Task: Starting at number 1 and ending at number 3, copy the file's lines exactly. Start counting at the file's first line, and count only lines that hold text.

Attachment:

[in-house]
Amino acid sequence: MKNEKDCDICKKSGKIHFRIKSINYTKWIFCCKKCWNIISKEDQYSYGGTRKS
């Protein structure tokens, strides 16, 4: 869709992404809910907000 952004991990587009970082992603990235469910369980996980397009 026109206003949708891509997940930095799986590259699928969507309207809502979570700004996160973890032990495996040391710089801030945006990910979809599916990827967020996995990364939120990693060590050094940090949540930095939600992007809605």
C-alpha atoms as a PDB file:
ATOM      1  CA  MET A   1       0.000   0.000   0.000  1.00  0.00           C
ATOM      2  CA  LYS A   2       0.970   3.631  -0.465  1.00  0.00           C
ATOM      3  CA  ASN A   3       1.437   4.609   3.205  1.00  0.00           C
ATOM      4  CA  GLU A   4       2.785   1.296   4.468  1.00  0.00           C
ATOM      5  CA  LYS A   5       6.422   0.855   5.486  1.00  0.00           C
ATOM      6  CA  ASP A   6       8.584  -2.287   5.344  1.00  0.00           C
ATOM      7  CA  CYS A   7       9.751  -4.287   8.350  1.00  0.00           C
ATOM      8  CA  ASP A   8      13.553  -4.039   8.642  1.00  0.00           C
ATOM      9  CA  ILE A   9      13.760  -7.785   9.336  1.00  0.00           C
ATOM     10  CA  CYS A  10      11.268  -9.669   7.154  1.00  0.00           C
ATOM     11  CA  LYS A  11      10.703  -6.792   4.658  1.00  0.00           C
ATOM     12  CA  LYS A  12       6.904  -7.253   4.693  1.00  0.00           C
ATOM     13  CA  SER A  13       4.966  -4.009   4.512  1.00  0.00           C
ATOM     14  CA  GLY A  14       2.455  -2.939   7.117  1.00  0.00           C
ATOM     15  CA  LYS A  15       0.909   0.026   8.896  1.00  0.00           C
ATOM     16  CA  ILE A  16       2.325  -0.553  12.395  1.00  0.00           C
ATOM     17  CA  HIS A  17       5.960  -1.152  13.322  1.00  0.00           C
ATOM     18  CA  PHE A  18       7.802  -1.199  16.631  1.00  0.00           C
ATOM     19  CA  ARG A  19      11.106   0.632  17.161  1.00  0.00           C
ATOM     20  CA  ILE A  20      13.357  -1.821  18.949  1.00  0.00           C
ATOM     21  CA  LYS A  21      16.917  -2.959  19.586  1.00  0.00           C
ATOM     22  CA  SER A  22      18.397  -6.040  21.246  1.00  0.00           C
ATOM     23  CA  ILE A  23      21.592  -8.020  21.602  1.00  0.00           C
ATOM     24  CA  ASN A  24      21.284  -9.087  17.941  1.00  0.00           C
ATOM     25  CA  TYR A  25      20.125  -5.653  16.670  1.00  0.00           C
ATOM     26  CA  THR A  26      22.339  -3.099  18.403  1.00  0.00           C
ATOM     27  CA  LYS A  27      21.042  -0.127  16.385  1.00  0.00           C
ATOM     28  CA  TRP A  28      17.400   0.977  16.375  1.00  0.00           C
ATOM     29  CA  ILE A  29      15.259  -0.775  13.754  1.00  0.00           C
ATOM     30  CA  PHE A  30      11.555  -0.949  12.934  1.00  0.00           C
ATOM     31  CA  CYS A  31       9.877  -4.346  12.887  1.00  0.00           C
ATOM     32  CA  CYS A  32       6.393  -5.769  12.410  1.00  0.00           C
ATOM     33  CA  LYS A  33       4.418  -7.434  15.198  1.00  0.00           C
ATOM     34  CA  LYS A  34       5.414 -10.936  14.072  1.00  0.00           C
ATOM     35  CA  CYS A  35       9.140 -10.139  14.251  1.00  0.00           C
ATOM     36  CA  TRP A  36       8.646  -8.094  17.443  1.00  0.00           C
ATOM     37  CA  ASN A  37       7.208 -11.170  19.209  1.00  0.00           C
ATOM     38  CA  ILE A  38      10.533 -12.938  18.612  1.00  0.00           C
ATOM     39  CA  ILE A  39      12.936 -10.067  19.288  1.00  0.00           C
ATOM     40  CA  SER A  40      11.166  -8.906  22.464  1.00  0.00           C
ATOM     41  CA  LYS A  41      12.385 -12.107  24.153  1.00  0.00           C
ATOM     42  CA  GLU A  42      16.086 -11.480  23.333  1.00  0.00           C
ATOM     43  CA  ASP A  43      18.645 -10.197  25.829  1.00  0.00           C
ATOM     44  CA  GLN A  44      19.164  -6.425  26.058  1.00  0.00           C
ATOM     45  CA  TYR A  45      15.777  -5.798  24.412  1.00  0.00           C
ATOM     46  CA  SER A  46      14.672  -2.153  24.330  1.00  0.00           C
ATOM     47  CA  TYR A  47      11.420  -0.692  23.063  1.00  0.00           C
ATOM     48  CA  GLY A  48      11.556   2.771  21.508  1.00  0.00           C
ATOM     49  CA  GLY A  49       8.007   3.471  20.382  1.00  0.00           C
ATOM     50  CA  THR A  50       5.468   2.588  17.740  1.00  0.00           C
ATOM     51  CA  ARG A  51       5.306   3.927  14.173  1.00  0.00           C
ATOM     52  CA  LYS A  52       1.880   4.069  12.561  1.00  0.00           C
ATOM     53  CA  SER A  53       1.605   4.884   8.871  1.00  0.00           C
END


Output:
[in-house]
Amino acid sequence: MKNEKDCDICKKSGKIHFRIKSINYTKWIFCCKKCWNIISKEDQYSYGGTRKS
């Protein structure tokens, strides 16, 4: 869709992404809910907000 952004991990587009970082992603990235469910369980996980397009 026109206003949708891509997940930095799986590259699928969507309207809502979570700004996160973890032990495996040391710089801030945006990910979809599916990827967020996995990364939120990693060590050094940090949540930095939600992007809605």